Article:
- ‘The same key principles underlie the sustainability of these farms,’ says Professor Miguel Altieri, an agro-ecologist at the University of California, Berkeley. ‘Farmers who live in rural communities near cities and towns, and are linked to local markets, avoid the energy wasted and gas emissions associated with transporting food hundreds and even thousands of kilometres.’
- Altieri argues that the world already has enough land and food to feed nine billion people, but that the present top-down approach to agriculture prevents this from happening. ‘The problem is political,’ he says. ‘If you want to solve the problem, you instigate land reform, giving land to small farms. The trouble is that research organisations are supporters of genetic selection because they are all plant breeders. In the 1960s, the food movement was driven by a pesticides treadmill; today it’s being driven by a transgenics treadmill.’
But Altieri stresses that he’s no Luddite. ‘We have a dialogue between science and the traditional knowledge of farmers who have been farming for thousands of years,’ he says. ‘Diversity is the key. It’s an agricultural model that decouples us from a dependence on pesticides and provides resilience to climate change.’
The view is endorsed by the UK-based Food Ethics Council (FEC), which argues that too much emphasis is placed on growingfood, as opposed to how it’s distributed and consumed. ‘Instead of asking, “How can science and technology help secure globalfood supplies?”, we need to ask, “What can be done–by scientists but also by others–to help the world’s hungry?”,’ says Dr Tom MacMillan, the council’s executive director.
- The FEC isn’t alone. The International Assessment of Agricultural Knowledge, Science and Technology for Development (IAASTD), a UN-backed study written by 400 scientists and approved by 60 governments, including that of the UK, cites the failure of many developed nations to consider social and environmental needs when trying to meet agricultural production goals. Instead, IAASTD argues that the key is to combine science and technology research with traditional knowledge to provide local solutions.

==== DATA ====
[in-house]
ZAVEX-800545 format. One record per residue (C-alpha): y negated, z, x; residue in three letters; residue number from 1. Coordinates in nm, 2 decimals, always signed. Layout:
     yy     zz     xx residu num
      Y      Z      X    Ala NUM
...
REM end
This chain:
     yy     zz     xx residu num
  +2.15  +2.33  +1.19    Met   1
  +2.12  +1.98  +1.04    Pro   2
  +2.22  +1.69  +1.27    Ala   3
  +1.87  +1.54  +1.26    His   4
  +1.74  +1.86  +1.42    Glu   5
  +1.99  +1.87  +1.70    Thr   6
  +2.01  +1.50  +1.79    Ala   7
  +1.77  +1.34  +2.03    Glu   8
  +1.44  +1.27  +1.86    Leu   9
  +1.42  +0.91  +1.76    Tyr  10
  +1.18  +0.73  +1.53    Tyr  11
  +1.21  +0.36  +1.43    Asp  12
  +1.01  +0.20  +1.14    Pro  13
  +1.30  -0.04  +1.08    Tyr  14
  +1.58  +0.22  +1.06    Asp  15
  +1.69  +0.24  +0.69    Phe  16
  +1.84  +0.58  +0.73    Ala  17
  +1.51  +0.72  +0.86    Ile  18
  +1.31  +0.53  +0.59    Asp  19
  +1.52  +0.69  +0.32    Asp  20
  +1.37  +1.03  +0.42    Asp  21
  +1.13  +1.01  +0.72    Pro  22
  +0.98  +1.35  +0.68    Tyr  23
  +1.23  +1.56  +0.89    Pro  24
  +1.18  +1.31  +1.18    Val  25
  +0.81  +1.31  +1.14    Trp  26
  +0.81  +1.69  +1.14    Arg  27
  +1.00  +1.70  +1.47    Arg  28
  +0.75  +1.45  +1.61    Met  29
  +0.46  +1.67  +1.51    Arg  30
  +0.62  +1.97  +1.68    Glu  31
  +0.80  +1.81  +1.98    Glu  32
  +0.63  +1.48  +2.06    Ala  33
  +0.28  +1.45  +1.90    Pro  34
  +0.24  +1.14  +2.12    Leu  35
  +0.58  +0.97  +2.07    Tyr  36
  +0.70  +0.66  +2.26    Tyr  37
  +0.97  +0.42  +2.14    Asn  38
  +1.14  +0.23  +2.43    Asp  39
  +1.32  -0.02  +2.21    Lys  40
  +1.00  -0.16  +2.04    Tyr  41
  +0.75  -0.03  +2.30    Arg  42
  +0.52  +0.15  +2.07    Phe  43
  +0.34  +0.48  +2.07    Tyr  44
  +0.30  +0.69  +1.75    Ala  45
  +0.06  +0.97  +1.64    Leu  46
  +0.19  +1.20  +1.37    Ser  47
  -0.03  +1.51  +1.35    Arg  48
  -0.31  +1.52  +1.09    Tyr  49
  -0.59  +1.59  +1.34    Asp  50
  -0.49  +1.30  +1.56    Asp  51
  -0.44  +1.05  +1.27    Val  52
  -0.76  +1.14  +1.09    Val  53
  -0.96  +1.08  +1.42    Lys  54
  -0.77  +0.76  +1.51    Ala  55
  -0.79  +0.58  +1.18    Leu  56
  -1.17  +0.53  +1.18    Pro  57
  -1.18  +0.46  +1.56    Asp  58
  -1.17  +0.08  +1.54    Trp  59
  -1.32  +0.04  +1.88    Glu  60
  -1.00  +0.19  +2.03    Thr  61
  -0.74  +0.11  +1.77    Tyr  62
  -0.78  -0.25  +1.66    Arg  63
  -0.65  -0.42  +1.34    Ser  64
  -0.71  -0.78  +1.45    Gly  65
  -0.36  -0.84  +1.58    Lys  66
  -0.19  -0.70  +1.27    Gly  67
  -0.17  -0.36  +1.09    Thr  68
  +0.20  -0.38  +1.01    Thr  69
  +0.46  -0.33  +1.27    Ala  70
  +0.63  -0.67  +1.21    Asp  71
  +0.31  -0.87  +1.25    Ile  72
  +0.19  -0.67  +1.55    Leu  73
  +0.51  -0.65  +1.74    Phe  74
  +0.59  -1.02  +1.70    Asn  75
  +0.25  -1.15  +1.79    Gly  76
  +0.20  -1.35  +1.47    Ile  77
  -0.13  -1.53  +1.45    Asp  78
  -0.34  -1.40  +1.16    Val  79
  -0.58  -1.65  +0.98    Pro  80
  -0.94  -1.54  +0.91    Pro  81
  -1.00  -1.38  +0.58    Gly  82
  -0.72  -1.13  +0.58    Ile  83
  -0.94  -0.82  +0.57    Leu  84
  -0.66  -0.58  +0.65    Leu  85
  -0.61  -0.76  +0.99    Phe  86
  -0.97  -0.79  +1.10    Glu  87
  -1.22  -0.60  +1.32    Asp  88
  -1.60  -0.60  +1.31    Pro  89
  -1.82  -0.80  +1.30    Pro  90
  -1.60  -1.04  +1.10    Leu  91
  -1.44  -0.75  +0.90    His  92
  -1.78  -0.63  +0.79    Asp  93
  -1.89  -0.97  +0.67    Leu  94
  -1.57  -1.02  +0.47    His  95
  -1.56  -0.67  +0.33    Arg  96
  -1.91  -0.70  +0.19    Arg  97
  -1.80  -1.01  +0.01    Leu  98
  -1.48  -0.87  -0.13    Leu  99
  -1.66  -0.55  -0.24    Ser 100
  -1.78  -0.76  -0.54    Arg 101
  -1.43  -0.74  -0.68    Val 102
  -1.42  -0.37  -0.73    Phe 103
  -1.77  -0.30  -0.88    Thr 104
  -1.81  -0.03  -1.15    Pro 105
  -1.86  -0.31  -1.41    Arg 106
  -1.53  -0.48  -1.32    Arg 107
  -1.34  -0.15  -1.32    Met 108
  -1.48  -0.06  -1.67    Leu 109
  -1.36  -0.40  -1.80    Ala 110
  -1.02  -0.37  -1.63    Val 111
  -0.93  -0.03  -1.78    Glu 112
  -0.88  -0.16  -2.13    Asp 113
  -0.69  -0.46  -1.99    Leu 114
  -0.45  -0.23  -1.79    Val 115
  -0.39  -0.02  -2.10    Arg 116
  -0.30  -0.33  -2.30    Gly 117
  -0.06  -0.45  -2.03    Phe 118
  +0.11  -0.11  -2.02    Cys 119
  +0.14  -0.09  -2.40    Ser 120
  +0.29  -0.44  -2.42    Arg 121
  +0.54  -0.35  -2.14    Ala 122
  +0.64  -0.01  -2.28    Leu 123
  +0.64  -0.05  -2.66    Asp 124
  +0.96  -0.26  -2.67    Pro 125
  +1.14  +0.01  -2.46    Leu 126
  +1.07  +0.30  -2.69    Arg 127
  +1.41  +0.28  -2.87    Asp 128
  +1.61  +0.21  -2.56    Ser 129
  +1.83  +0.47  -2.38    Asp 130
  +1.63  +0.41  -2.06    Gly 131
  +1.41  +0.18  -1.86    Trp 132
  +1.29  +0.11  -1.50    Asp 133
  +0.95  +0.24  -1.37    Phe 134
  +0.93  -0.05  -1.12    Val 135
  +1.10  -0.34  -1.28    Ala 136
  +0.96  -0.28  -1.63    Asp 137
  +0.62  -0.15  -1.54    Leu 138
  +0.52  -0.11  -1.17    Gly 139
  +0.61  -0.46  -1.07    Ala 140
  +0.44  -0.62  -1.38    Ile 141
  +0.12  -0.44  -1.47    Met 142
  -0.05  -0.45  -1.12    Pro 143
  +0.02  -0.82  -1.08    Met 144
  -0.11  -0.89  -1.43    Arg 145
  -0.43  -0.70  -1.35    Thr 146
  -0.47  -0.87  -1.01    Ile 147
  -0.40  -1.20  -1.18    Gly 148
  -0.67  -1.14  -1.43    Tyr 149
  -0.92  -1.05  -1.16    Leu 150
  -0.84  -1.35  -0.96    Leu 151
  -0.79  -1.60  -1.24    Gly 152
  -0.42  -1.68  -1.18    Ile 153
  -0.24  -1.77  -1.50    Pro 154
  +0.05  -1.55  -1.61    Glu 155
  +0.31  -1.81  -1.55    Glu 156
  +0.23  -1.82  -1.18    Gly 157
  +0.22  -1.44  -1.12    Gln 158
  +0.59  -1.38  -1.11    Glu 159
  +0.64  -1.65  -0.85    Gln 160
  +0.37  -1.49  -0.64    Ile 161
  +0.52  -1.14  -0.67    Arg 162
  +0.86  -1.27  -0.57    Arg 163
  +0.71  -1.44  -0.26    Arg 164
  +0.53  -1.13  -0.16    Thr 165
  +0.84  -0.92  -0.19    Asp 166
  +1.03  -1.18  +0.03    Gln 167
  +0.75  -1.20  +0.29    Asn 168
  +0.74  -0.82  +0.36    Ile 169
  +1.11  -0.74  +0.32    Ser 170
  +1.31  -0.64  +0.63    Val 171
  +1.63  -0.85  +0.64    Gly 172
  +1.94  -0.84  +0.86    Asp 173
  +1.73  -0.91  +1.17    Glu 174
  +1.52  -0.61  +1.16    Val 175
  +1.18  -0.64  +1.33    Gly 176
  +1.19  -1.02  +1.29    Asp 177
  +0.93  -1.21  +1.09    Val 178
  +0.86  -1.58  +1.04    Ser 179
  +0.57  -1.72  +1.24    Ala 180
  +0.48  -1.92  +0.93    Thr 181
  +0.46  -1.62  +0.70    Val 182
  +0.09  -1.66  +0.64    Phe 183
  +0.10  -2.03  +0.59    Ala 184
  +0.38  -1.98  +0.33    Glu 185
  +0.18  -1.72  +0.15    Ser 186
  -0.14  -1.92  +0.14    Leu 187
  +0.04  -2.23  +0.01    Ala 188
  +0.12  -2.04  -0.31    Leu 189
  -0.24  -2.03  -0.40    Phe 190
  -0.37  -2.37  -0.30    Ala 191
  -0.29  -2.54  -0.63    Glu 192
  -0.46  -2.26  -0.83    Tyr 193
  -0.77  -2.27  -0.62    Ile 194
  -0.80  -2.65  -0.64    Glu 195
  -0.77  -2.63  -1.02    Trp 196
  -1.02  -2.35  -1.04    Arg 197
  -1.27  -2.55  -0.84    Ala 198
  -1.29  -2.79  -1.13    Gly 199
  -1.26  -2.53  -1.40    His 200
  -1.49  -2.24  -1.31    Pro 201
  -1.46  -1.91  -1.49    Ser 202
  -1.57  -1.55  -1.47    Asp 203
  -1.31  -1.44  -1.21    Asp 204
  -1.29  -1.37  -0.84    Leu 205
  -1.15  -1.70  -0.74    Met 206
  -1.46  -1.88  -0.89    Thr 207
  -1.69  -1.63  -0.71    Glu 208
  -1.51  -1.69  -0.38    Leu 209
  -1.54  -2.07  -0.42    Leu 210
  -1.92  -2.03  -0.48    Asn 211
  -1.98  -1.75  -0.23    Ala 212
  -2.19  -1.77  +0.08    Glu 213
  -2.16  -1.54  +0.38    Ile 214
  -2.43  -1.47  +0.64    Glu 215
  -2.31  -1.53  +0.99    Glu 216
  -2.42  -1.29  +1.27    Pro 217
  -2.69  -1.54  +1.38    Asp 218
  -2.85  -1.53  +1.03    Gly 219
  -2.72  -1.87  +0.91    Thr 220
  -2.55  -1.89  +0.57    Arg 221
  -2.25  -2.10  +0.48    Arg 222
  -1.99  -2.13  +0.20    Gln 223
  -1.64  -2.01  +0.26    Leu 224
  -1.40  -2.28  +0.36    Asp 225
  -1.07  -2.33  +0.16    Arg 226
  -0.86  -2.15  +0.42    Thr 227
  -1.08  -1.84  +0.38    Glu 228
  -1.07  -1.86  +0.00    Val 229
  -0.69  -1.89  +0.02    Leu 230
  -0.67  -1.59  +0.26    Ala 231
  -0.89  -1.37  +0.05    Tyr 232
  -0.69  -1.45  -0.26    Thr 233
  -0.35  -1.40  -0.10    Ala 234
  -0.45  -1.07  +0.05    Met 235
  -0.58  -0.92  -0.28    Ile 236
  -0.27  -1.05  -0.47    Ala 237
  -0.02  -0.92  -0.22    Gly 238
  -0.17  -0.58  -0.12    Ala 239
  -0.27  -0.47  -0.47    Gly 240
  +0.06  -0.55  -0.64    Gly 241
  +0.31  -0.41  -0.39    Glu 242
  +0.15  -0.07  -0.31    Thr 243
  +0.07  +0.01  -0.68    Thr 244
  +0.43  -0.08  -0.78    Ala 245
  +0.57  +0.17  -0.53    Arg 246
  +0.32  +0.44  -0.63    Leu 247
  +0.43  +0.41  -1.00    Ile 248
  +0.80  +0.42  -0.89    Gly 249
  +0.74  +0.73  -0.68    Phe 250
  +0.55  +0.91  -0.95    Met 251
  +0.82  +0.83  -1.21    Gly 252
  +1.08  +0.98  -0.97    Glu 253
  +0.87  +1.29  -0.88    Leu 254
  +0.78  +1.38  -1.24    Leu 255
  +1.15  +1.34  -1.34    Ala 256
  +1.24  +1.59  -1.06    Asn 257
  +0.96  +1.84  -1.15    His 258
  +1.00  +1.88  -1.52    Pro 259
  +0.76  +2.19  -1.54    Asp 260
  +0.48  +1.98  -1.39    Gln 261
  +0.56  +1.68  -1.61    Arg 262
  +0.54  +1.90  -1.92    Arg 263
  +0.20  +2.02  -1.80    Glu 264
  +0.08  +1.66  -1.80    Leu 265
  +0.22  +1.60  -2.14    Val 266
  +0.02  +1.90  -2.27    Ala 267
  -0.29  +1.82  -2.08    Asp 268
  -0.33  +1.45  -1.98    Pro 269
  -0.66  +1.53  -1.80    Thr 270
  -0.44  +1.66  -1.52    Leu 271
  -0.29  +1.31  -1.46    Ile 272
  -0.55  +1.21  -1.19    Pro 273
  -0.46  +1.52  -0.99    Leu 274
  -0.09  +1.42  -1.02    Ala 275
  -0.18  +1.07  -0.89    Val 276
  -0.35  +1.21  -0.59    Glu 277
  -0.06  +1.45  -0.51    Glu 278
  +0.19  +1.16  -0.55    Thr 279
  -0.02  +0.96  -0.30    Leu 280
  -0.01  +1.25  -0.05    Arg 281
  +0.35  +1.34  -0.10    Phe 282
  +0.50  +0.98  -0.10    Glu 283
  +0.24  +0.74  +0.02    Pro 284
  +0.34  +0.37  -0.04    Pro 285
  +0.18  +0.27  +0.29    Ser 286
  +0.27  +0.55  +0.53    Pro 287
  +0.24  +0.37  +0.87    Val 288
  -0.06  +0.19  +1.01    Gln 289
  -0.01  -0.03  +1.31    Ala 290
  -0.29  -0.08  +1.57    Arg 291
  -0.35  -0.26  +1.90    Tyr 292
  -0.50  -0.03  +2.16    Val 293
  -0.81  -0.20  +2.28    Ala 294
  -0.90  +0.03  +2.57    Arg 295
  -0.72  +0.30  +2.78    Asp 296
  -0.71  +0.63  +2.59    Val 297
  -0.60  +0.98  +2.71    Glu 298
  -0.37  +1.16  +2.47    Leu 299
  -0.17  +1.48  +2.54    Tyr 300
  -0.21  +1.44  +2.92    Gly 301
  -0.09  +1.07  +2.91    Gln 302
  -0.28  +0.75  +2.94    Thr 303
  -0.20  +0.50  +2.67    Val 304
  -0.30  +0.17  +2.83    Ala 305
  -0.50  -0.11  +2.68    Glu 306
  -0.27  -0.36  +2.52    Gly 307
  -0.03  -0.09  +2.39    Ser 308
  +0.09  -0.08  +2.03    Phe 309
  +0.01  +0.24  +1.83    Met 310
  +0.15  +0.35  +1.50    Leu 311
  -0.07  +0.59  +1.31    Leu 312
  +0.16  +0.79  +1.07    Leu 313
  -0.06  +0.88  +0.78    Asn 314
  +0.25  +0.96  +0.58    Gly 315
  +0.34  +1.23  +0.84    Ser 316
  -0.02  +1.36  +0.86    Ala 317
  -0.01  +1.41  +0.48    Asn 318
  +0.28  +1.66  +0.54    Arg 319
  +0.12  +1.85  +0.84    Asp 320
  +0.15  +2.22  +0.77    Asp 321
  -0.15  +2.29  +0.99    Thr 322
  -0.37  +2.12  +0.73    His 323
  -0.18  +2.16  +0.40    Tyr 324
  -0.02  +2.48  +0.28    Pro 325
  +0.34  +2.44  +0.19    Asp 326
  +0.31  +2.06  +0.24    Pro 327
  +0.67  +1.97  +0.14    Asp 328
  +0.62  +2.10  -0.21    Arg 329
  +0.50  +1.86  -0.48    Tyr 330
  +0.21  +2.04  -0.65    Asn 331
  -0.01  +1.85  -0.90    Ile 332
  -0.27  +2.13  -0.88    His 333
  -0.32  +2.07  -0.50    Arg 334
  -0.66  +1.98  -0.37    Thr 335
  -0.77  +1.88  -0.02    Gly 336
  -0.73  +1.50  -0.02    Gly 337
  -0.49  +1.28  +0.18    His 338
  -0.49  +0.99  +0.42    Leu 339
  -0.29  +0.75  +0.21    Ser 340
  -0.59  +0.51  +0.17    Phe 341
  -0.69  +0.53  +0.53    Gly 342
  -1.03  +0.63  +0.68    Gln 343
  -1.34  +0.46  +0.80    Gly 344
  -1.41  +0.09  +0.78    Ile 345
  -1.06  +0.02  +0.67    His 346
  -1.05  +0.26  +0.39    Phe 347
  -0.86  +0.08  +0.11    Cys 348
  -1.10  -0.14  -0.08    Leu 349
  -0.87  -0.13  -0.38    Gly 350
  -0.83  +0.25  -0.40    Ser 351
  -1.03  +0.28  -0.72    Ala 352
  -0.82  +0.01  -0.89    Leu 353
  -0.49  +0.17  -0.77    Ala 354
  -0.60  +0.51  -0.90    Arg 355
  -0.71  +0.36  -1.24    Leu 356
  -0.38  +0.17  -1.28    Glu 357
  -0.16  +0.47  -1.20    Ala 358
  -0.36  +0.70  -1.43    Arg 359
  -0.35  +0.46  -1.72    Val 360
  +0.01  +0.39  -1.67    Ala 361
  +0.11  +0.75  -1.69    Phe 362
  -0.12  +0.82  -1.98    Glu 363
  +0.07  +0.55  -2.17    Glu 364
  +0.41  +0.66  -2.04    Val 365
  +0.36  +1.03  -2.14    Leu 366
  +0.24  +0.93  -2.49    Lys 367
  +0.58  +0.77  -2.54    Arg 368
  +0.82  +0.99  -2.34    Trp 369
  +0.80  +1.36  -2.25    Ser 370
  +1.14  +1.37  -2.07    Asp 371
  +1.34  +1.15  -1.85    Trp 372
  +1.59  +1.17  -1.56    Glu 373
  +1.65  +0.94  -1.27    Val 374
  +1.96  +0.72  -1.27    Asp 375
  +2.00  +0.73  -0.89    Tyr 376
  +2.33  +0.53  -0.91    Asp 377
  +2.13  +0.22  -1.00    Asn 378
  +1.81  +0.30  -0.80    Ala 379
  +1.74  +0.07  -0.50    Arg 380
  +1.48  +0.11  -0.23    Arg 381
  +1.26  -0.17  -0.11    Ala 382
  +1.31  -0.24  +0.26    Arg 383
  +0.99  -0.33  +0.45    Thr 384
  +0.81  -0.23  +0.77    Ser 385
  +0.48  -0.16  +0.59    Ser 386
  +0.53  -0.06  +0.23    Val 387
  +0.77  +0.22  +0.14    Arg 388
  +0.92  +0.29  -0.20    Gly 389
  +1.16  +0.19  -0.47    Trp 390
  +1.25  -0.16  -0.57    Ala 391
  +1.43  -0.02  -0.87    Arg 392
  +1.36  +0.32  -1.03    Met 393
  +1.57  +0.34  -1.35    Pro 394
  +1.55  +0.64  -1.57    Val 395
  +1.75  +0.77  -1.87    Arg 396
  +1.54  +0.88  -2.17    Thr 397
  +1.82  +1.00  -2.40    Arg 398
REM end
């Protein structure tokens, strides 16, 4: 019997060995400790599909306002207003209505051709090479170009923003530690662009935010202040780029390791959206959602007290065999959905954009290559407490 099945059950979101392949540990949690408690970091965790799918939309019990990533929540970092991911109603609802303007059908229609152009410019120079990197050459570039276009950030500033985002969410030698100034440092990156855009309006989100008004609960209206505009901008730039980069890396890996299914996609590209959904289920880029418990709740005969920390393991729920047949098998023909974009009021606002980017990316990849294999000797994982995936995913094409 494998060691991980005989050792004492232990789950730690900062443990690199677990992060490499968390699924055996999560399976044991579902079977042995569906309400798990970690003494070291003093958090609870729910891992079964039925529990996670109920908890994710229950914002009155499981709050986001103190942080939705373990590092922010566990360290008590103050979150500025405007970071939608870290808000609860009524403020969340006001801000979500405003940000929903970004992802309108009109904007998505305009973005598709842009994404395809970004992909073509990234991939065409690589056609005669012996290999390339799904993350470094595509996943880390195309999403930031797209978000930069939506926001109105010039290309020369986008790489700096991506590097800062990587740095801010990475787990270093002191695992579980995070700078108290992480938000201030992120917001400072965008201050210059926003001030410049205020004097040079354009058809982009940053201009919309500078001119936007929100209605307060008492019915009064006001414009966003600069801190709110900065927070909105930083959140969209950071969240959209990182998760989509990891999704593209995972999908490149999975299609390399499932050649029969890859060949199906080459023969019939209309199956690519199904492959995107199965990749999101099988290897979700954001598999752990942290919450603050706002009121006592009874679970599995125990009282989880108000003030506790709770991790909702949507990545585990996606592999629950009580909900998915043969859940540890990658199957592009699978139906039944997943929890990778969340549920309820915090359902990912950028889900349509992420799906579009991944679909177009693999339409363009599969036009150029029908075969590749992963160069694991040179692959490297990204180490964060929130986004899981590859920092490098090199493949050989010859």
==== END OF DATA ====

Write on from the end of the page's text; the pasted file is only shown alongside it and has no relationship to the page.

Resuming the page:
- The FAO’s Wiebe also favours this approach. ‘It’s unfortunate the debate between agro-ecology and science has become so polarised,’ he says. ‘Neither by themselves will be sufficient. There’s going to be a mix of solutions, most of them site-specific. The important thing is to be open to both knowledge of farmers and modern science.’
DFID, the UK government’s international aid department, has begun to make funding for some projects conditional on scientists consulting local communities, and Britain’s Royal Society believes crop researchers should undergo placements in developing nations. ‘You need to link scientists to the ultimate end users,’ says Dr James Smith, co-director of the Centre of African Studies and ESRC Innogen Centre at the University of Edinburgh. ‘You get everybody involved and think how it will translate from the field lab into farming.’